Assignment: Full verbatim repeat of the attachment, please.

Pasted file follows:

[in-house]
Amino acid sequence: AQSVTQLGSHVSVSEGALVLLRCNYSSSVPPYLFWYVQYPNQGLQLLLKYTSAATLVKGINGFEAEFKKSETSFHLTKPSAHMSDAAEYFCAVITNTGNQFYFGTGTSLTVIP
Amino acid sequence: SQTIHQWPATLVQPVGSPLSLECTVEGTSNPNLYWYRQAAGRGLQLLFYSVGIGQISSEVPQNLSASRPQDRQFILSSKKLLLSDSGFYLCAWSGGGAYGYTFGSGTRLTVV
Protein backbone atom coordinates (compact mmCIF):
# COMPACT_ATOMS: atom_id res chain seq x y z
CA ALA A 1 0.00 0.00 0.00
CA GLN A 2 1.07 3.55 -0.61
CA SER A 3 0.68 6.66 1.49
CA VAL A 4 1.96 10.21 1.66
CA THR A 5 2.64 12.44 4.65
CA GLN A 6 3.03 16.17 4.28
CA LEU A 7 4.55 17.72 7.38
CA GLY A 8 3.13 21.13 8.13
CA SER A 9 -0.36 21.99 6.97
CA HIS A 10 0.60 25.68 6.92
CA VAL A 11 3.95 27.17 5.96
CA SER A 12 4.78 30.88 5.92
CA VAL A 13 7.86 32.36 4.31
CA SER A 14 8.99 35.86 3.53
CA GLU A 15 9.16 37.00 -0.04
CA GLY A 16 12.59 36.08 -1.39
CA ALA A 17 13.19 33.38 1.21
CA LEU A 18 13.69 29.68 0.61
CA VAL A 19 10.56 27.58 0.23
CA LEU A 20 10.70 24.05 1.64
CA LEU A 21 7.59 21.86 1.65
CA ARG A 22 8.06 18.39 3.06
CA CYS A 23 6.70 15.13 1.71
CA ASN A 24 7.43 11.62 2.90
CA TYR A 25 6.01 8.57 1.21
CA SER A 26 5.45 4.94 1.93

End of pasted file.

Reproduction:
[in-house]
Amino acid sequence: AQSVTQLGSHVSVSEGALVLLRCNYSSSVPPYLFWYVQYPNQGLQLLLKYTSAATLVKGINGFEAEFKKSETSFHLTKPSAHMSDAAEYFCAVITNTGNQFYFGTGTSLTVIP
Amino acid sequence: SQTIHQWPATLVQPVGSPLSLECTVEGTSNPNLYWYRQAAGRGLQLLFYSVGIGQISSEVPQNLSASRPQDRQFILSSKKLLLSDSGFYLCAWSGGGAYGYTFGSGTRLTVV
Protein backbone atom coordinates (compact mmCIF):
# COMPACT_ATOMS: atom_id res chain seq x y z
CA ALA A 1 0.00 0.00 0.00
CA GLN A 2 1.07 3.55 -0.61
CA SER A 3 0.68 6.66 1.49
CA VAL A 4 1.96 10.21 1.66
CA THR A 5 2.64 12.44 4.65
CA GLN A 6 3.03 16.17 4.28
CA LEU A 7 4.55 17.72 7.38
CA GLY A 8 3.13 21.13 8.13
CA SER A 9 -0.36 21.99 6.97
CA HIS A 10 0.60 25.68 6.92
CA VAL A 11 3.95 27.17 5.96
CA SER A 12 4.78 30.88 5.92
CA VAL A 13 7.86 32.36 4.31
CA SER A 14 8.99 35.86 3.53
CA GLU A 15 9.16 37.00 -0.04
CA GLY A 16 12.59 36.08 -1.39
CA ALA A 17 13.19 33.38 1.21
CA LEU A 18 13.69 29.68 0.61
CA VAL A 19 10.56 27.58 0.23
CA LEU A 20 10.70 24.05 1.64
CA LEU A 21 7.59 21.86 1.65
CA ARG A 22 8.06 18.39 3.06
CA CYS A 23 6.70 15.13 1.71
CA ASN A 24 7.43 11.62 2.90
CA TYR A 25 6.01 8.57 1.21
CA SER A 26 5.45 4.94 1.93